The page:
The remaining two Bloods cases--different murders both--fell apart before they even got to trial when police learned that Edwards had named the wrong triggermen (see "State's Evidence," April 23, 1997). Nonetheless, six months later, when Edwards again found himself in jail--this time on charges of attempted murder--police were still willing to deal with him. He insisted that an acquaintance named Dameion Robinson had done the shooting and had confessed to using the same gun in a murder the night before. Prosecutors had figured out not to put Edwards on the stand, however: His patsy was convicted of the murder, but acquitted of the shooting (see "The Plot Thickens," February 10, 1999).
Edwards himself was ultimately found guilty of attempted murder and sentenced to seven years in prison--a sentence he served in other states, far from the men he'd informed on.
In April 2000, six years into his life sentence, Alonzo Ferguson got a break. A local attorney, Joe Margulies, was in the middle of preparing a petition to reopen Ferguson's case on the grounds that officials broke the rules by not disclosing to Ferguson's trial attorney the extent of the financial assistance they'd given Edwards. Edwards's father called Margulies and said his son had changed his tune.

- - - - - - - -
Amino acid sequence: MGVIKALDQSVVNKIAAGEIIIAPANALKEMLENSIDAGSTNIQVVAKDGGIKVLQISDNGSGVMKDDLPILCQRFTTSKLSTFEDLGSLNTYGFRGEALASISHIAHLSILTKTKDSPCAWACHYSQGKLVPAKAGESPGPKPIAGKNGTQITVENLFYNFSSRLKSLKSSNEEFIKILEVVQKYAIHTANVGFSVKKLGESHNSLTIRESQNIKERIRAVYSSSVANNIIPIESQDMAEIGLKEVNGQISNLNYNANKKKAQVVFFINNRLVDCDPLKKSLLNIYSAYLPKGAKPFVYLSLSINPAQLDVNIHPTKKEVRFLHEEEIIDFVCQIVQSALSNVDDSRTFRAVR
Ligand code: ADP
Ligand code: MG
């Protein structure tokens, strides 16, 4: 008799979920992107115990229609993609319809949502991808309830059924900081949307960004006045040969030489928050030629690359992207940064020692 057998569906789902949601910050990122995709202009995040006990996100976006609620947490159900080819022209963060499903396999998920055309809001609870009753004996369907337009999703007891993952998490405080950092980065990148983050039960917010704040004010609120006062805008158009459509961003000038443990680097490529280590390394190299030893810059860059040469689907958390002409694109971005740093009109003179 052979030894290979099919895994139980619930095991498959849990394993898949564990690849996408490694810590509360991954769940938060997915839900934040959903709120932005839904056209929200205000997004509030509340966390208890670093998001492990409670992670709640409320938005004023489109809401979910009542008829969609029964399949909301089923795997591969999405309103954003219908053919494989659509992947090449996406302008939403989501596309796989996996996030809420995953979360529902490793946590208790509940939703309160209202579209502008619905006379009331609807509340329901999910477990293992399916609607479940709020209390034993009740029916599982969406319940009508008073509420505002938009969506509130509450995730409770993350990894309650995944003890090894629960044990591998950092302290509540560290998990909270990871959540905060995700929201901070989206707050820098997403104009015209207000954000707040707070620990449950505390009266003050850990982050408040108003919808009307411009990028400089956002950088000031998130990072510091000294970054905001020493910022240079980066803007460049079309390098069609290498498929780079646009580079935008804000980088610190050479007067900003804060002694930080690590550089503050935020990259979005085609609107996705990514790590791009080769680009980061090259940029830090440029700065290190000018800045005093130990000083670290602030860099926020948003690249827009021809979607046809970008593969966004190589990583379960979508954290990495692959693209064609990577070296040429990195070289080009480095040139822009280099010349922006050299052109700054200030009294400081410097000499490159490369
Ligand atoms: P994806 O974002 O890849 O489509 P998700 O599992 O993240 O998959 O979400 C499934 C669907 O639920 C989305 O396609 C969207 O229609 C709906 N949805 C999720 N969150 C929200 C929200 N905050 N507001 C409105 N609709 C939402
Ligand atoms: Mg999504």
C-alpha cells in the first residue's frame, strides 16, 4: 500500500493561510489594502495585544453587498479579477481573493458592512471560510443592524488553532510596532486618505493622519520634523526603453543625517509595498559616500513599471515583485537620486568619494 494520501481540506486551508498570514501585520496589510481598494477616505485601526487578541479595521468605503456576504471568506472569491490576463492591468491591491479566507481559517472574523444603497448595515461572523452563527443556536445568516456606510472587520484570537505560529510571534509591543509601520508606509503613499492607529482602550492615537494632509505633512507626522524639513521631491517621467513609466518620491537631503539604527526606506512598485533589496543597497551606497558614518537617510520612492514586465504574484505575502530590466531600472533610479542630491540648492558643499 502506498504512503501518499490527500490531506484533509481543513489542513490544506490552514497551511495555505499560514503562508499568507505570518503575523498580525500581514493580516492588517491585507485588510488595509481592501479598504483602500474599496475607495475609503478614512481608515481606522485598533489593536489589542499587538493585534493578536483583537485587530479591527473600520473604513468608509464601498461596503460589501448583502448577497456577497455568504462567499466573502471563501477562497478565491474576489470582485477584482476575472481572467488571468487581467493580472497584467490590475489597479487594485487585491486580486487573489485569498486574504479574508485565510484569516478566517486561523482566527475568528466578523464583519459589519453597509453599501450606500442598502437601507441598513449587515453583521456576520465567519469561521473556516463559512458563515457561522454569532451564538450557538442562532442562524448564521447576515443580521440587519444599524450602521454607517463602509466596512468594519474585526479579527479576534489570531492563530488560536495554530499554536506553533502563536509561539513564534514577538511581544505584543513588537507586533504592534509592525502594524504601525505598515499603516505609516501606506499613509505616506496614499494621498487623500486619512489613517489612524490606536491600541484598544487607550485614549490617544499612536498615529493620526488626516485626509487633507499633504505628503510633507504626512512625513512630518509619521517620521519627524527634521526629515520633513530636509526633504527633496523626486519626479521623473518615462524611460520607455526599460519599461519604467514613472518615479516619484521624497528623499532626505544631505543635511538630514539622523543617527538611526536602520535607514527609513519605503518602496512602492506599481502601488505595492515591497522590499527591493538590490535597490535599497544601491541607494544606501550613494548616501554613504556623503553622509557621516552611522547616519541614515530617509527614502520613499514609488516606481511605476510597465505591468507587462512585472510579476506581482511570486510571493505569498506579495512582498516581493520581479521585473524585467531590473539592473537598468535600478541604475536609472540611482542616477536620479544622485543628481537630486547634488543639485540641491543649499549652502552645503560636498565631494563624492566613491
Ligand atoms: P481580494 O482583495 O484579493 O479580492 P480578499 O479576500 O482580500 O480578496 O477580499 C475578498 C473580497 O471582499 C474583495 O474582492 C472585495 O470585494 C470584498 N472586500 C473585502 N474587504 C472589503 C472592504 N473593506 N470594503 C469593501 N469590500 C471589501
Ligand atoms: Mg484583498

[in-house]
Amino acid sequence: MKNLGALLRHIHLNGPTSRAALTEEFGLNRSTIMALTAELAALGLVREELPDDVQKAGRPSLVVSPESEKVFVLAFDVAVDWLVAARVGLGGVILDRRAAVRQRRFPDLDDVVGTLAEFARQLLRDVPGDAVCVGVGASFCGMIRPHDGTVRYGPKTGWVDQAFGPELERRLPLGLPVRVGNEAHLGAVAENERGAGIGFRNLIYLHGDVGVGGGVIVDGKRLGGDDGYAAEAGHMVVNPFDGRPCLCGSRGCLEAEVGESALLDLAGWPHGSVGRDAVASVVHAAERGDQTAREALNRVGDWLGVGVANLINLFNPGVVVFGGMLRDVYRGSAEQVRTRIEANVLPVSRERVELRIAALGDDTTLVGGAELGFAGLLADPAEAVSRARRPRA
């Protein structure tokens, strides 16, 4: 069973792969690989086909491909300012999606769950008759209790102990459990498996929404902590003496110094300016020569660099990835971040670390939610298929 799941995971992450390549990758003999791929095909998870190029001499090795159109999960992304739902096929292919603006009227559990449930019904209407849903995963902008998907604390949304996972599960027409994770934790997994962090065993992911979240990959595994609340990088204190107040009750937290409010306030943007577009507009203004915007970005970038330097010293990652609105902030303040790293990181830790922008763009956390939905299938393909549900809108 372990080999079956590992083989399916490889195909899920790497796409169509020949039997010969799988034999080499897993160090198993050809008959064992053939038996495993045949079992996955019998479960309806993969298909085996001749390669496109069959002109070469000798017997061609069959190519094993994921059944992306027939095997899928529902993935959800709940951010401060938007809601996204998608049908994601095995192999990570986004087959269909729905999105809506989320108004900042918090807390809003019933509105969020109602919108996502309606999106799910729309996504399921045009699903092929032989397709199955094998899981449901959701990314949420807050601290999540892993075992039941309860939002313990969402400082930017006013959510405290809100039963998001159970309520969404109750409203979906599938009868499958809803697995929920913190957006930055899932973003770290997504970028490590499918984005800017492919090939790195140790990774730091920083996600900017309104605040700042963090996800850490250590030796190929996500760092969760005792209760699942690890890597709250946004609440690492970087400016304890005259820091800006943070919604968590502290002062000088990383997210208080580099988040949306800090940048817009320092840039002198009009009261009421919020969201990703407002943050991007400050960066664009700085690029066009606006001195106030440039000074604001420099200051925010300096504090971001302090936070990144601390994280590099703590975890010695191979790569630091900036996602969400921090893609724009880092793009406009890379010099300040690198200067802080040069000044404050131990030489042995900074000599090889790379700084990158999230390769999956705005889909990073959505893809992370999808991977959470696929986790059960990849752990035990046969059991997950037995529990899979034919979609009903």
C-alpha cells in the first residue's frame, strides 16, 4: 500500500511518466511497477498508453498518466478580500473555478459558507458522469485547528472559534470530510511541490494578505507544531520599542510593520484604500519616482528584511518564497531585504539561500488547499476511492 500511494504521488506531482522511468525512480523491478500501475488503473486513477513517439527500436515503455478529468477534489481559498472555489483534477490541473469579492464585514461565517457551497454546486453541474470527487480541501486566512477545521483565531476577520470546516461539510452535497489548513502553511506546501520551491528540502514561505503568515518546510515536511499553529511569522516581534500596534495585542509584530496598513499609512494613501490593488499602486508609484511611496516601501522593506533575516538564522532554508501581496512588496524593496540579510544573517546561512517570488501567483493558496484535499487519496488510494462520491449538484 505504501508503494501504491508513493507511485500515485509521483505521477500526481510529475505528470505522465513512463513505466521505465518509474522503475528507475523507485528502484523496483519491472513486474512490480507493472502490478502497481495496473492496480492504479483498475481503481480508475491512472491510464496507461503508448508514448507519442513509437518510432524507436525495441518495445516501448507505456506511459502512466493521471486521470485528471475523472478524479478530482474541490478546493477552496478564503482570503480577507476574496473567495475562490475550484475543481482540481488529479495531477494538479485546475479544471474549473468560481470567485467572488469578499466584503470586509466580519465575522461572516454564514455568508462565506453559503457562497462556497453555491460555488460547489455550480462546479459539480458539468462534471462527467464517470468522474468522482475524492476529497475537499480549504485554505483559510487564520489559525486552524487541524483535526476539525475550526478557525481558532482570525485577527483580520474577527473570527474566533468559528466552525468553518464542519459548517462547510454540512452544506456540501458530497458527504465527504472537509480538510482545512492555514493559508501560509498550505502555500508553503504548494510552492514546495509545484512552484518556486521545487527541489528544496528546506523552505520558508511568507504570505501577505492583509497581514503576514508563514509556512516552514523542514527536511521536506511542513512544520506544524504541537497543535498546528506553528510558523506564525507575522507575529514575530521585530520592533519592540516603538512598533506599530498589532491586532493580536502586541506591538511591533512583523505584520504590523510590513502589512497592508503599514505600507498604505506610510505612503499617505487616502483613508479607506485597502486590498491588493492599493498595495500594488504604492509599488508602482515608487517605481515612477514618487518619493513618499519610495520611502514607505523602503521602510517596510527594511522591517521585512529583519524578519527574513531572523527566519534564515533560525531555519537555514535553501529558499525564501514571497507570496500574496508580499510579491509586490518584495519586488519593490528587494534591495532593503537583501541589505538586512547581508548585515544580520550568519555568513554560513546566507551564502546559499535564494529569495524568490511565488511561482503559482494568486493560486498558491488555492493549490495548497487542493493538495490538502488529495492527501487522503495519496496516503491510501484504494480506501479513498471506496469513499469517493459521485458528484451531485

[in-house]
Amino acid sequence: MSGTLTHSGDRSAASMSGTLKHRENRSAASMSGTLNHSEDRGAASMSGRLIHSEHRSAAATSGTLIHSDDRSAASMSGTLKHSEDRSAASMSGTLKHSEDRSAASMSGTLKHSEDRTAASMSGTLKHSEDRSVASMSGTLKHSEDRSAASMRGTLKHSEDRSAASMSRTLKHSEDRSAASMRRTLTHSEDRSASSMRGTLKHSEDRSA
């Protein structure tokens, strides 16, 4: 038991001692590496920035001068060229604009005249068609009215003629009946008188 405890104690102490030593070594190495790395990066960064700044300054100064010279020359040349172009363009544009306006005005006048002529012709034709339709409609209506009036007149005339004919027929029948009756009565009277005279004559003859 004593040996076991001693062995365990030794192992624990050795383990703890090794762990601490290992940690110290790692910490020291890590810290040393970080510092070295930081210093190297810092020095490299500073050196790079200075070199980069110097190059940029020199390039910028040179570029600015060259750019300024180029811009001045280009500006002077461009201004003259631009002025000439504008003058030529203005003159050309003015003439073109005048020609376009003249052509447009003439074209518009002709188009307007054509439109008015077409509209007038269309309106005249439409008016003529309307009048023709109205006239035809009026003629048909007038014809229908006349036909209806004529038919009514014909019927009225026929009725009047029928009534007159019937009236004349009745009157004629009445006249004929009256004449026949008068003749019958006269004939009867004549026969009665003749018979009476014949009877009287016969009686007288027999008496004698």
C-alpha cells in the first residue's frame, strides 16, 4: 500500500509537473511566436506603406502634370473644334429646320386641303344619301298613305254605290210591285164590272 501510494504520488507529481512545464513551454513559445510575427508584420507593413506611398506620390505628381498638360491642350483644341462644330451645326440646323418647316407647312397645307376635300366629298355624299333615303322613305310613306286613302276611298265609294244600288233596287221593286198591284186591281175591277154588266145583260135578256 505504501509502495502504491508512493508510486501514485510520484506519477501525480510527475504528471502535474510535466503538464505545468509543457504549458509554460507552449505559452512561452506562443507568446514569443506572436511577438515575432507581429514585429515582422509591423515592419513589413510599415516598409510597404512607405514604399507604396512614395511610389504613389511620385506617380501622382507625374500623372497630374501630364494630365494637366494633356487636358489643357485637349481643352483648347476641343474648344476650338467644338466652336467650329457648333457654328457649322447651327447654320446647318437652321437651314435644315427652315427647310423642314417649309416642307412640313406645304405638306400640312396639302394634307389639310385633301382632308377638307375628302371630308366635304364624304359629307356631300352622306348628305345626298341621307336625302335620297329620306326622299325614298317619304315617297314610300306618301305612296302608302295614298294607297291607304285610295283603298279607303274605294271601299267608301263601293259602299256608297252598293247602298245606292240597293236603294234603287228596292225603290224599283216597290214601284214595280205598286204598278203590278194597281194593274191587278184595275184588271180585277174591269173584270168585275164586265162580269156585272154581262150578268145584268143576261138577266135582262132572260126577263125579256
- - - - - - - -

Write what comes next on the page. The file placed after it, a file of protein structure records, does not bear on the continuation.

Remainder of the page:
The father, John Turnipseed, had an old rap sheet of his own but had straightened out and gone to work for a faith-based social service agency, where his job was to help men like himself foster meaningful relationships with their children. Accordingly, Turnipseed had been visiting Edwards in prison. During one of those visits, he told Margulies, Edwards confessed he had lied about Ferguson.